When I first learned about Cornell notes, it was love at first sight. I loved them so much that I decided to change all the notes in my class to Cornell notes. I drew many vertical lines on my chalkboard, created SMART Notebook templates, and wrote a helpful handout to guide students in their use of these notes in my class. I talk about note-taking on day 2 at school, accompanied by said helpful handout, and then send the students off to read their first assignment and take their new special notes. By day 3, the rebels are already refusing to use this method. By day 10, many have realized that there won't be notebook checks, so they abandon it too. By day 30, I am really not using it either. At least not all the time.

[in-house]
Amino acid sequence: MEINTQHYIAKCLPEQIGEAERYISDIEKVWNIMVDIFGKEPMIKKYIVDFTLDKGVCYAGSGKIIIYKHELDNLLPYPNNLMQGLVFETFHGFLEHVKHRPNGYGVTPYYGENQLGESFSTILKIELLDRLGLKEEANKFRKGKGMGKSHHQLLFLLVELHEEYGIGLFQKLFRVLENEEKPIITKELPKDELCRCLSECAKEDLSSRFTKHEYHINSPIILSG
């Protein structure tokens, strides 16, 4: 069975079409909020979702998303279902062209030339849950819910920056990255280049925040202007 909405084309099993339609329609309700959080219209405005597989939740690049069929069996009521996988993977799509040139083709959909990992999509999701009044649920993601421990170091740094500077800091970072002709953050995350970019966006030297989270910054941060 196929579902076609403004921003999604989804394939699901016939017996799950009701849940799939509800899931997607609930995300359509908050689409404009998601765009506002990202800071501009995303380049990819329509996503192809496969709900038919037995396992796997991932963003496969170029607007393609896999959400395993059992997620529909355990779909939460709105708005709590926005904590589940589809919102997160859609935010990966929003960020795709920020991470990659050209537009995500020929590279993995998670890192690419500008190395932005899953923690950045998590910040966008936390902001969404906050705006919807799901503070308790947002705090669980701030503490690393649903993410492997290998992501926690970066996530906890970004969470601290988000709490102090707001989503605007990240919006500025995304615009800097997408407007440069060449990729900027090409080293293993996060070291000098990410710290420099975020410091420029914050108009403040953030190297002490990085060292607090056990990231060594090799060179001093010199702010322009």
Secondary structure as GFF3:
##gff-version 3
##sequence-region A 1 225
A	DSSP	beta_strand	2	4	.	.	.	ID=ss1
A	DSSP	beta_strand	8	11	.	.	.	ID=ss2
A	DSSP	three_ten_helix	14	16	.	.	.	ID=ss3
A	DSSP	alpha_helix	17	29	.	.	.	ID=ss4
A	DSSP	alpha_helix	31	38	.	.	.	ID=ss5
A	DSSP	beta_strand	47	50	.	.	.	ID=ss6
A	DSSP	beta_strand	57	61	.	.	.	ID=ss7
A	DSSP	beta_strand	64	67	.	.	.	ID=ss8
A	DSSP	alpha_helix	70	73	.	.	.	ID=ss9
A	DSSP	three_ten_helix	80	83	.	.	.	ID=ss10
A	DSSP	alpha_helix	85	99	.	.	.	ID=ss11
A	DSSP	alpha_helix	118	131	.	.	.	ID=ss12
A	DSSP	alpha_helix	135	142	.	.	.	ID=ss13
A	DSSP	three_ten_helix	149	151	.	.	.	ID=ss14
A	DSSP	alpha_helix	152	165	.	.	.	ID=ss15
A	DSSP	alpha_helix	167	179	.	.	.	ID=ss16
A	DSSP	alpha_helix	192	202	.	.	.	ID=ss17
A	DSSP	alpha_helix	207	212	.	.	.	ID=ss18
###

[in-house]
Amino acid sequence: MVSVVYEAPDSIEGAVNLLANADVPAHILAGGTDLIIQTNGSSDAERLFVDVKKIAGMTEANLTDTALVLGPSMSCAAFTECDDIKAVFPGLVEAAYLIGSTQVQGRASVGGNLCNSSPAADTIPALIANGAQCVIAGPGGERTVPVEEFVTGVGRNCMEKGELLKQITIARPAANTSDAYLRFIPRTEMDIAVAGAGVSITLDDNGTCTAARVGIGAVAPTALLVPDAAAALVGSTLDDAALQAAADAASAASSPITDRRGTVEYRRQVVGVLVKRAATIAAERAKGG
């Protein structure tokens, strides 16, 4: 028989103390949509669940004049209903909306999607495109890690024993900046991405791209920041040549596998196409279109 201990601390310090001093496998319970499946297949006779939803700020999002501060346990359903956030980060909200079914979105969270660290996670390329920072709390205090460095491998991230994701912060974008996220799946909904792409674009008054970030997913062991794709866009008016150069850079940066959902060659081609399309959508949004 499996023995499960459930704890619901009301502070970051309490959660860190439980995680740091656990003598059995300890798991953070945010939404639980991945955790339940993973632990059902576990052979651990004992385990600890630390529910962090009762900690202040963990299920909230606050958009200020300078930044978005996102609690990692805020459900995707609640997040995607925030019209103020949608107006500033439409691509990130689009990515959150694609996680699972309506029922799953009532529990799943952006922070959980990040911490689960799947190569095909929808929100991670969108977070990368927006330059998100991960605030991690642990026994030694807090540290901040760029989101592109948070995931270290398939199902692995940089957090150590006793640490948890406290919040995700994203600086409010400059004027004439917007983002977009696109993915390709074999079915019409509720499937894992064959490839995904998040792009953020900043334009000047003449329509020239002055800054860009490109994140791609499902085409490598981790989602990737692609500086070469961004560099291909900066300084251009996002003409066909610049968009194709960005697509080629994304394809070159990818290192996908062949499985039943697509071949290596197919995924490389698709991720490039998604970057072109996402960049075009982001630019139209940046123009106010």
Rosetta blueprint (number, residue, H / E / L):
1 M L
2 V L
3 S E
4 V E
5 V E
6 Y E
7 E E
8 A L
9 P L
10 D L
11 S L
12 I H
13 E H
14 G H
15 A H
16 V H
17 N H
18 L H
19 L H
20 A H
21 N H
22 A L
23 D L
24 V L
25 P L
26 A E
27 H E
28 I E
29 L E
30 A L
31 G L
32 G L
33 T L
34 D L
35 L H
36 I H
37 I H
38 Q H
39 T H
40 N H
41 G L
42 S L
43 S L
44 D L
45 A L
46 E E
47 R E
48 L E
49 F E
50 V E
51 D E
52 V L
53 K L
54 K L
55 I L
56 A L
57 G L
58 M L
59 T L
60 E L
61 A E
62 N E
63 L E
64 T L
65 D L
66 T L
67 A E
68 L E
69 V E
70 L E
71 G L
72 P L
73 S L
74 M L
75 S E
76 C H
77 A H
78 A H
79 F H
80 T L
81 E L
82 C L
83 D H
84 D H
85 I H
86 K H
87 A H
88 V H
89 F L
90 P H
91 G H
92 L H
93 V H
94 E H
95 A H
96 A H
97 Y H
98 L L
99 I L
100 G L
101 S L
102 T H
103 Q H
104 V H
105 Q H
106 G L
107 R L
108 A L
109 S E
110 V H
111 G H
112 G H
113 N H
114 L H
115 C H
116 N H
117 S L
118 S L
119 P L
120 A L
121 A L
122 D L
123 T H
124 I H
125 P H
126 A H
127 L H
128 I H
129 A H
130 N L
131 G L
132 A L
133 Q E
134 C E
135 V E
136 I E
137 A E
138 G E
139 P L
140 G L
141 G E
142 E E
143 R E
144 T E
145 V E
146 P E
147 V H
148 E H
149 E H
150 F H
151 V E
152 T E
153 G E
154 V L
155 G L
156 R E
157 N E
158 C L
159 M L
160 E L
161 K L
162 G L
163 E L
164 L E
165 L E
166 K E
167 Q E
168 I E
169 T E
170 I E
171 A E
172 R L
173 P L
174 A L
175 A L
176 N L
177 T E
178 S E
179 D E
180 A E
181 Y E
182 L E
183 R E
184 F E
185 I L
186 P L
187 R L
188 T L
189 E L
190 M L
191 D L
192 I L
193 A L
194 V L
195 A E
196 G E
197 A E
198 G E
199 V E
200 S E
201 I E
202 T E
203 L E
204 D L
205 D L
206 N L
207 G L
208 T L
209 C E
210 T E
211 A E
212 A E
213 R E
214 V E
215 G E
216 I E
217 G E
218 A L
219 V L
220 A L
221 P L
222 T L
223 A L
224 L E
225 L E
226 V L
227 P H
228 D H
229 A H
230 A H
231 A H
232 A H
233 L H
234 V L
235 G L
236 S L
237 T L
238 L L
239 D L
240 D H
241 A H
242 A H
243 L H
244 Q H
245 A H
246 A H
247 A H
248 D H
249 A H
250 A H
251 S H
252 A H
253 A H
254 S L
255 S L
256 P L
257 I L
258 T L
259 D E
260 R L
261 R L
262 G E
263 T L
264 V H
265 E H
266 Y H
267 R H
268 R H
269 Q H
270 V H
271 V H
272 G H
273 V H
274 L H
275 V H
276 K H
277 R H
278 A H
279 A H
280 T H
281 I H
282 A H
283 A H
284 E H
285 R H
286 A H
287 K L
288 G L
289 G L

These days on Twitter, it seems like you can't swing a dead cat without hitting a tweet about #sketchnotes. I recently poured over sketchnote novateurtrice Sylvia Duckworth's Sketchnoting for Beginners and downloaded a couple apps, including Paper by Fifty Three. Just today, in fact, I tried my hand at creating a sketchnote. I was really proud of my iPad drawing, but I hated the look of my handwriting. I had more written, but it looked so messy that I ditched it.
|How do you like my first attempt?|
The sketchnoting trend and impending August have got me reflecting about note-taking in my classes this year. Instead of putting all my note-taking eggs in one Cornell basket, it seems wiser to teach a variety of strategies and then model using different ones for different jobs (and encouraging kids to do the same). That's going to be my approach this year. To that end, a new helpful handout:
This one has fewer words and is more visually interesting. I wish I would not have already copied the old helpful handout. Well, at least I can share this one paperlessly. Hopefully that makes TWO improvements.